The Singapore government has given us at least eleven months to prepare for this day, when they announced the staggered implementation of our Goods and Services Tax (GST) hike during February’s budget 2022 – from 7% to 8% on 1 January 2023, and from 8% to 9% on 1 January 2024.
With about half a month more before the 1% rise, some property buyers, sellers, landlords, tenants, upgraders and right-sizers may wonder to what extent this GST increase impacts them.
Do note that GST is only chargeable if you’re engaging the services from a GST-registered provider or representative of a GST-registered company.
It is mandatory for a business provider to be GST-registered if its taxable turnover over the past year or coming year exceeds S$1m. It may also be liable to be GST-registered under the Reverse Charge and Overseas Vendor Registration regime (see importing overseas furniture and appliances below).
Of course, sole proprietors, partnerships and smaller companies may also voluntarily register to be GST-registered.
|Worried if the GST increase (8% from Jan 2023) will impact you? Here’s a checklist|
|Examples of Types of Products or Services||GST chargeable or exemption
(notes for some scenarios)
|Sale and lease of residential properties||Vacant residential land, HDB flats, condos, executive condominiums (ECs), serviced apartments, residential component of a shophouse, landed residential property, etc.||GST exempt (see furnished residential properties below)
Note: If you run a small office home office (SoHo) in an HDB flat or condo, it will be treated as residential. You should also check the property’s approved use under URA’s Grant of Written Permission (eg. Master Plan) to be sure.
|Sale and lease of non-residential properties||Non-residential components of a shophouse, boarding or guest house, chalets, holiday bungalows.||GST-chargeable|
|Sale and lease that consist of both residential and non-residential portions||A shophouse with both a residential and non-residential (ie. commercial) component||GST-chargeable only for the non-residential portion|
|Furnished residential properties||Supply of movable furniture and fittings.
Fixtures such as built-in cabinets, wardrobes, kitchen and sanitary wares, wall-mounted air conditioners
|GST-chargeable for the supply of movable furniture and fittings.
Note: GST incurred from the purchase and installation of immovable and permanent fixtures (like ventilation fans) for a leased property cannot be claimed.
GST-chargeable if you buy new loose furniture or electrical appliances; or engage GST-registered renovation and related services contractors.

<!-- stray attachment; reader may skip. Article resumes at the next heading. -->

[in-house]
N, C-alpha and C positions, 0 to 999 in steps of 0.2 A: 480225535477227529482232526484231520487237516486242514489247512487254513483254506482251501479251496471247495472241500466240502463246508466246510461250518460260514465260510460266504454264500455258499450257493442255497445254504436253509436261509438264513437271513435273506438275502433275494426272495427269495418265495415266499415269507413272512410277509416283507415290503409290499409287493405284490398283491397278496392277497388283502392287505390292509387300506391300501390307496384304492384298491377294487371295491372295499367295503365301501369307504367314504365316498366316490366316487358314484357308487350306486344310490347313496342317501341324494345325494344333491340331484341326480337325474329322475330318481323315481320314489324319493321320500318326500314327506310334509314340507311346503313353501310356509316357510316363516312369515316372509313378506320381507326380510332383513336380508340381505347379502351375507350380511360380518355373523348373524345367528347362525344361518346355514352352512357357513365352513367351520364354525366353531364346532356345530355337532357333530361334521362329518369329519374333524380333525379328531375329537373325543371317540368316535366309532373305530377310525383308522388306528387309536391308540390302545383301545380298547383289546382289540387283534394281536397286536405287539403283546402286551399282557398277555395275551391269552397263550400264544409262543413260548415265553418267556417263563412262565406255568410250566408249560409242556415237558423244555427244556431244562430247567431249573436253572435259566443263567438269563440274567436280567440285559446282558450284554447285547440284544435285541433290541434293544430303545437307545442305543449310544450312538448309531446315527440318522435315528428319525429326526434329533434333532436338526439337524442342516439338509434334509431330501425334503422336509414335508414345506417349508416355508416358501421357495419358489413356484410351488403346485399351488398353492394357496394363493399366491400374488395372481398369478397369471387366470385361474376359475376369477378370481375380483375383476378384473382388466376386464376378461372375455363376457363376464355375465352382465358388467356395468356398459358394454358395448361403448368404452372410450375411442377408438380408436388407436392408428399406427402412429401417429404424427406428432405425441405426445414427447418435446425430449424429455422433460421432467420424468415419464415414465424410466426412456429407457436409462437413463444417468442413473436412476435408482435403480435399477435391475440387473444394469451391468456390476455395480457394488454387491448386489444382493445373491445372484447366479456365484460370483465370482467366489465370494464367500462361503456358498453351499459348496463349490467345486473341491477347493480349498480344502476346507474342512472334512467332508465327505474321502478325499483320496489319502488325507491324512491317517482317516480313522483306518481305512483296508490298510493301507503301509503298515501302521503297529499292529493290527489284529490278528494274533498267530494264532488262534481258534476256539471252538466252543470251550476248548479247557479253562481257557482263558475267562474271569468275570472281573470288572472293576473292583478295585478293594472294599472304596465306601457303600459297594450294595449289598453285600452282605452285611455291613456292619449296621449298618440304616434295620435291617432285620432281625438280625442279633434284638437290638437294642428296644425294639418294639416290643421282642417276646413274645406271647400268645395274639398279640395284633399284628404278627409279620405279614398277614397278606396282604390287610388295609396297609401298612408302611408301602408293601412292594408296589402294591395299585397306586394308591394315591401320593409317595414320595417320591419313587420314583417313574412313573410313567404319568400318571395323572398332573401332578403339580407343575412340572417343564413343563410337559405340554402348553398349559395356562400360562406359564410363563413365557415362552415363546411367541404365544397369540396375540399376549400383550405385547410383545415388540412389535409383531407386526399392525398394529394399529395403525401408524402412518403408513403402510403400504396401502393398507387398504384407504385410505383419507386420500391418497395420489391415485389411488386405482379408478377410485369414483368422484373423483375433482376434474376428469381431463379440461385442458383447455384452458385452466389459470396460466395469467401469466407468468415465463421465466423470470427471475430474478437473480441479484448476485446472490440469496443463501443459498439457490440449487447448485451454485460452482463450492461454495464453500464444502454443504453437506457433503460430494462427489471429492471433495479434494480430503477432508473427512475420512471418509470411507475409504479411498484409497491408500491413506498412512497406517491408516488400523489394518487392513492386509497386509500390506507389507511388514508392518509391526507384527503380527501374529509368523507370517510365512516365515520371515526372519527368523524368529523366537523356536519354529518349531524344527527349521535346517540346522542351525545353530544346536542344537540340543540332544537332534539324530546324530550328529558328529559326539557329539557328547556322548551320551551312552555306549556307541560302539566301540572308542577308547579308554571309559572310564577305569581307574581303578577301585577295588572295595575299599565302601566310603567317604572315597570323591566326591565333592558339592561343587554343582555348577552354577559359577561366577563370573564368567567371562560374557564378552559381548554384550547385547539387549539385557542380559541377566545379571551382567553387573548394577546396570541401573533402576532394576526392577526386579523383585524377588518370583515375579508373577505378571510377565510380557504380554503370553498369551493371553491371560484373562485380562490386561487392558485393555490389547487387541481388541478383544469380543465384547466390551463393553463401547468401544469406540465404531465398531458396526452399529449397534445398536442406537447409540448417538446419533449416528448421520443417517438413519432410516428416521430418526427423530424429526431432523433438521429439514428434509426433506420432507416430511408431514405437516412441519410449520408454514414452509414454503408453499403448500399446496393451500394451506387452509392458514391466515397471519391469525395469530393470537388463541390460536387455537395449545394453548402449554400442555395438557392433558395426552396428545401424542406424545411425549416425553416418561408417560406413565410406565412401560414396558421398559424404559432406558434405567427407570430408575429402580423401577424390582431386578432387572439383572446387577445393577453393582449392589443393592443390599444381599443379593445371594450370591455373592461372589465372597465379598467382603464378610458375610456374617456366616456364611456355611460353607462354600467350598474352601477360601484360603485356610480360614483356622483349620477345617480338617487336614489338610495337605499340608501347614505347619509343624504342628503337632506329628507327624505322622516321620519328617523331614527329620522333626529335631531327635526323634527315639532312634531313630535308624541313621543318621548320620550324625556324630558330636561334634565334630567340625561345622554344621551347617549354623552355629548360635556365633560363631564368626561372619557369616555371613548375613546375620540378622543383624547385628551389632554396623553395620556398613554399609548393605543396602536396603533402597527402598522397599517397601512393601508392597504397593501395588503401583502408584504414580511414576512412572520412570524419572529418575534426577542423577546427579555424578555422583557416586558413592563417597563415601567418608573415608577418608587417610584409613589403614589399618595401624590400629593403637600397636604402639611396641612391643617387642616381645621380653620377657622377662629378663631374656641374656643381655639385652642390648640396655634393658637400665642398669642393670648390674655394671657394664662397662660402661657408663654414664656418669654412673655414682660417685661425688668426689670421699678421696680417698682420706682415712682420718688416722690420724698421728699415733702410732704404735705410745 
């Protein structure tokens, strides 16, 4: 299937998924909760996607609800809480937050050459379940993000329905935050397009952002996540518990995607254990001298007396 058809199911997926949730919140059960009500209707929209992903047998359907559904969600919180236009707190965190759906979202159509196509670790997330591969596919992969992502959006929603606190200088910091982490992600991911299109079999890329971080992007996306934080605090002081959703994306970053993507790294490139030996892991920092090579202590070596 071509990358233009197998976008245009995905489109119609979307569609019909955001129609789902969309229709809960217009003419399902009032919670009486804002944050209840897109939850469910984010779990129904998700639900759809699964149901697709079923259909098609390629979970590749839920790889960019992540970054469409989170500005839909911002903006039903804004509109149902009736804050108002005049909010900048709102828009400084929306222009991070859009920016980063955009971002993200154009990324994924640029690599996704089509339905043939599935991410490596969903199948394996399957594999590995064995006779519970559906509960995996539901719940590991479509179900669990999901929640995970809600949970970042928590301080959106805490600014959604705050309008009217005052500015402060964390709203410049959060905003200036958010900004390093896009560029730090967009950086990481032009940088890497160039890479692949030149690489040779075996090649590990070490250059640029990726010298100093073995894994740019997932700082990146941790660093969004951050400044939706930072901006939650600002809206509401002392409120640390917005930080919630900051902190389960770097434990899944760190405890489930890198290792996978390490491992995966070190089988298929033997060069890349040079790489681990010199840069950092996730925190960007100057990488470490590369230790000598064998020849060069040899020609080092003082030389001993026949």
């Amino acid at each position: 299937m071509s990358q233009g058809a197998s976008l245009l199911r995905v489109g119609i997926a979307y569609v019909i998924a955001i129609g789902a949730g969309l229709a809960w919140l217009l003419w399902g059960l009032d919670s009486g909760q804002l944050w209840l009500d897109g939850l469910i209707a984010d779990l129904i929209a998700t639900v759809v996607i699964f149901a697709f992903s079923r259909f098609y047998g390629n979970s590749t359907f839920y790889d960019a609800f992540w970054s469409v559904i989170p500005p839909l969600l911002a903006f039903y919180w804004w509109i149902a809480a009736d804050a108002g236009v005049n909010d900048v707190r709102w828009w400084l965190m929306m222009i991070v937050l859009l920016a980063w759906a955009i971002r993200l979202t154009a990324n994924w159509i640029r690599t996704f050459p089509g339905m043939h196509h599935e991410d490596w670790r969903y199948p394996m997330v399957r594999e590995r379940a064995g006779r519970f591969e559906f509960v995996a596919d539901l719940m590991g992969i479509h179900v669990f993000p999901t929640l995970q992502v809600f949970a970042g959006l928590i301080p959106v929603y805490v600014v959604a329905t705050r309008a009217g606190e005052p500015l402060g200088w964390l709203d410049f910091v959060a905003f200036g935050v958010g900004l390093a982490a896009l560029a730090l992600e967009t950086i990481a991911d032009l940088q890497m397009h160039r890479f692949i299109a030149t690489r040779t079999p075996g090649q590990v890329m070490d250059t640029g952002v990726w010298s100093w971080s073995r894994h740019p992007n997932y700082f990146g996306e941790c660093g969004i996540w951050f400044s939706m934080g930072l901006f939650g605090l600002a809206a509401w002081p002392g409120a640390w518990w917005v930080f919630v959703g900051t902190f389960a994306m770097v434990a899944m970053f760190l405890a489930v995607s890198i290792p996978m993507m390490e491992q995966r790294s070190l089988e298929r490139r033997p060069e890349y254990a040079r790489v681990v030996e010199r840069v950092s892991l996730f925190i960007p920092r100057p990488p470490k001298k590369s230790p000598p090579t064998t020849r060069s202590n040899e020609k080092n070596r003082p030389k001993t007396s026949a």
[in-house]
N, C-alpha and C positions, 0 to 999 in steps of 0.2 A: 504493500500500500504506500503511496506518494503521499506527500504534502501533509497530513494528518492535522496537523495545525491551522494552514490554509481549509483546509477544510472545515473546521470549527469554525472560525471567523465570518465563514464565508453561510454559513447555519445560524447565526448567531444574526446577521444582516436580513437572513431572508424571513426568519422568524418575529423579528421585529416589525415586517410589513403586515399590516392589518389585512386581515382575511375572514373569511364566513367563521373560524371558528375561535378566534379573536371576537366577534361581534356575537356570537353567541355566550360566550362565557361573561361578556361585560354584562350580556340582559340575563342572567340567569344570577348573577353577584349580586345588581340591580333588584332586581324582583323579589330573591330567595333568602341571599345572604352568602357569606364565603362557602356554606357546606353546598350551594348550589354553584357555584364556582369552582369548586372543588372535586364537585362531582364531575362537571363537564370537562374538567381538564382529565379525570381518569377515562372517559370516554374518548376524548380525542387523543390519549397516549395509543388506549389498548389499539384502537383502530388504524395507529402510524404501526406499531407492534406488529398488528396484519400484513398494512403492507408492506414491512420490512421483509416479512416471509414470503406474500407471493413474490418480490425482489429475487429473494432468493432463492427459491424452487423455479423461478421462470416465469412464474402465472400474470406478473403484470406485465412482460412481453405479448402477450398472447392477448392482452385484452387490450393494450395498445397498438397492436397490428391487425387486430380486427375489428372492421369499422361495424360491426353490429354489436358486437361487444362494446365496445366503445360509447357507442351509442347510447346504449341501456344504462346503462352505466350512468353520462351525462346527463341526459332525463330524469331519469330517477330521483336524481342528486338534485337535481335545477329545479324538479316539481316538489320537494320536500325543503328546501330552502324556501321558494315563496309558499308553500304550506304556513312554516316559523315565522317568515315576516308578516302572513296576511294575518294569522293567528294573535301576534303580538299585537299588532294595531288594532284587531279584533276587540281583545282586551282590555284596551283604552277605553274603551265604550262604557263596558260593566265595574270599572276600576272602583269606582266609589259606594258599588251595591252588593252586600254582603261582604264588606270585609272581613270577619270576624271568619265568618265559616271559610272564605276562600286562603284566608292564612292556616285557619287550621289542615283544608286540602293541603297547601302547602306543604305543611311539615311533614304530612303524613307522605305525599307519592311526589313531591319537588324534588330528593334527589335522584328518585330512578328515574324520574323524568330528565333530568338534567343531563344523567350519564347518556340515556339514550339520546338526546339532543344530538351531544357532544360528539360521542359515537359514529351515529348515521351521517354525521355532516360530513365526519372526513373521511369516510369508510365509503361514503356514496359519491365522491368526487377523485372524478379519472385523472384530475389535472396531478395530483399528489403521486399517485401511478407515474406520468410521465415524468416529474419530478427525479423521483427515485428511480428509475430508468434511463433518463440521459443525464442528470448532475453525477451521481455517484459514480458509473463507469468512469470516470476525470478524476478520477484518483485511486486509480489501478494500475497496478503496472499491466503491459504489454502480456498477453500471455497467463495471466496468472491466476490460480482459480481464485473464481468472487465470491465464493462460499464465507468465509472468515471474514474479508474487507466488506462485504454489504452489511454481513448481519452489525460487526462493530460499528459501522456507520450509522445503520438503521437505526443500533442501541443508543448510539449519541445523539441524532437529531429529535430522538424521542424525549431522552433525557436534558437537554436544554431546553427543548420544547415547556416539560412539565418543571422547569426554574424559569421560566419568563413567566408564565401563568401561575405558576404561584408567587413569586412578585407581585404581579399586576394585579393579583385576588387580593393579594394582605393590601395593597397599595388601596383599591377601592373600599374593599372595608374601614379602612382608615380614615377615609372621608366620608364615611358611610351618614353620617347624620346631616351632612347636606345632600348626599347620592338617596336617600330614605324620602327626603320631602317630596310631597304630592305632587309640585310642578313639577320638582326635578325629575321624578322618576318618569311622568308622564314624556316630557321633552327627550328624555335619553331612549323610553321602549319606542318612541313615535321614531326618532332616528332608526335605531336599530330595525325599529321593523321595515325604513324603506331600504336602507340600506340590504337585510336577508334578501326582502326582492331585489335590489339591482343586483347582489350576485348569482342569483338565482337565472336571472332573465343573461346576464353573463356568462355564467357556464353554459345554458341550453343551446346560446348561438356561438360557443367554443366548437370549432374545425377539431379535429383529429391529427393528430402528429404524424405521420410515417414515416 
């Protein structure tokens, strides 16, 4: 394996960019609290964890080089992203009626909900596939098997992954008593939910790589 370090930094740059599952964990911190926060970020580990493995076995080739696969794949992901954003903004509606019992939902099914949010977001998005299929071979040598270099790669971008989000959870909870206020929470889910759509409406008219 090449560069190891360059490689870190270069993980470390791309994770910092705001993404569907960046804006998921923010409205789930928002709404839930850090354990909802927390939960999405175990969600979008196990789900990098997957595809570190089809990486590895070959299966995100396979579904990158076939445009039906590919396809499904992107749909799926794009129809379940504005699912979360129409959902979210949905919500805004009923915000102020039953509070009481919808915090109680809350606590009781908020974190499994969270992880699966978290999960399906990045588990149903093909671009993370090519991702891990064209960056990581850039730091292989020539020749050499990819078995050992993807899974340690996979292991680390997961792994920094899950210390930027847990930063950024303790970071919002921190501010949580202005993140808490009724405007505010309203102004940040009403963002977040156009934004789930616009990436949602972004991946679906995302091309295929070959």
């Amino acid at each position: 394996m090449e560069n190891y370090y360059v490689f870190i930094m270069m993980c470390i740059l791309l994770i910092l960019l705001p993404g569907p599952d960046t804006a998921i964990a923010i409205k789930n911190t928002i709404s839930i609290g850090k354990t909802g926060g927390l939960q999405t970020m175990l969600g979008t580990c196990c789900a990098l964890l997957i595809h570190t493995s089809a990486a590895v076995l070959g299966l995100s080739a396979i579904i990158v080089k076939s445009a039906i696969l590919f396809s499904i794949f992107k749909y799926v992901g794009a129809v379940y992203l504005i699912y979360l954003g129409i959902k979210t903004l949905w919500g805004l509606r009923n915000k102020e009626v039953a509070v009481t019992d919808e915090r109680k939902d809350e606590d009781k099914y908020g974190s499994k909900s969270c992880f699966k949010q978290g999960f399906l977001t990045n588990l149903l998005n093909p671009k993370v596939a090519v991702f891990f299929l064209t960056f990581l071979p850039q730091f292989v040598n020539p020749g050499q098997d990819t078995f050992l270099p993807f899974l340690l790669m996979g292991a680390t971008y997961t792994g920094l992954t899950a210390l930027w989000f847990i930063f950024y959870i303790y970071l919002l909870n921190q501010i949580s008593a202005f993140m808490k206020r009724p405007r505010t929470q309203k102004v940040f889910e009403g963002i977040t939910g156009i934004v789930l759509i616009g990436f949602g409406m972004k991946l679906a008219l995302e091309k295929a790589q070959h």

|Real estate agencies||Brokering services to sellers, buyers, landlords and tenants of properties||Agent commissions are GST-chargeable (regardless of whether the property is residential or non-residential)|
|Monthly service expenses, maintenance or service fees||Water, electricity, Internet service provision
Condo monthly maintenance fees or HDB’s Service and Conservancy Charge (S&CC)
|GST-chargeable (note that as of Budget 2022, HDB’s S&CC rebates will be included under the permanent GST Voucher (GSTV) scheme)|
|Rental transactions||Deposits, maintenance fees, agent commissions, property tax and monthly rental||Rental deposit (GST-exempt if fully refunded; GST-chargeable if used to offset rent payable)
Maintenance fees (if a landlord pays these on behalf of a tenant, he’ll need to charge GST when he recovers the amount from the tenant)
Agent fee for securing tenant (while the landlord is charged GST by the agency, he cannot claim it from the tenant as the lease is GST-exempt)
Property tax (if it is a non-residential property, you need to account for GST on the full rental, whether the tax is included in the rent or itemised separately. If it is a residential property, the full rental is GST-exempt)
Monthly rental (GST-exempt only for the bare residential unit) – the monthly rental value of the bare unit is 1/12 of the annual value of the property. In other words, the monthly rental value of the furniture and fittings will the difference between monthly gross rent and 1/12 of the annual value of your property. If gross rent is lower than 1/12 of annual value, then the rental of furniture and fittings is GST-exempt.
Sale and Lease of Residential and Non-residential Properties
The sale and/or lease of vacant residential land, residential buildings, flats or tenements (referred to as ‘buildings’) are exempted from GST.
The easiest way to determine if said property type is for residential use is to refer to URA’s Master Plan.
Examples of residential properties include dwelling houses (eg. bungalows), living or workers’ quarters, halls of residences, the upper floors of shophouses approved for dwelling, and serviced apartments.
Non-residential property examples include boarding or guest houses, chalets, canteens (within halls of residence), and the lower floor of a shophouse approved for non-residential use.
Furnishings, fixtures and fittings
According to Singapore’s Inland Revenue Authority of Singapore (IRAS), GST is chargeable only on the supply of any movable furniture and fittings. IRAS advises that GST-registered sellers should apportion the selling price of their furnished residential property into:
- Value of furniture and fittings based on open market value or cost (these will be subject to GST); and
- Value of bare property (not subject to GST)
Of course, if you’re selling or buying a new or resale property, you will be exposed to higher GST when you engage GST-registered moving companies and renovation services next year. If you’re purchasing furniture, electrical appliances and furnishings next year, expect to pay more in GST.
Import of furniture and electrical appliances from overseas
Many new homeowners usually save money buying imported furniture and electrical appliances from overseas online marketplaces and Internet platforms such as Taobao or Alibaba.
Many GST-registered Singapore-based intermediaries (eg. online shopping platforms like Shopee, Lazada and Qoo10) that broker the ordering and service deliveries from overseas vendors will have to charge higher GST come 1 January 2023.
Since 1 Jan 2020, “imported services” for business-to-business transactions are GST-chargeable via a ‘reverse charge’ based on their accounting periods.
For example, if a Singapore-based company engaged the services of a non-GST-registered customer support company from overseas versus a local GST-registered company, there may be a reverse charge incurred to “level the playing field”.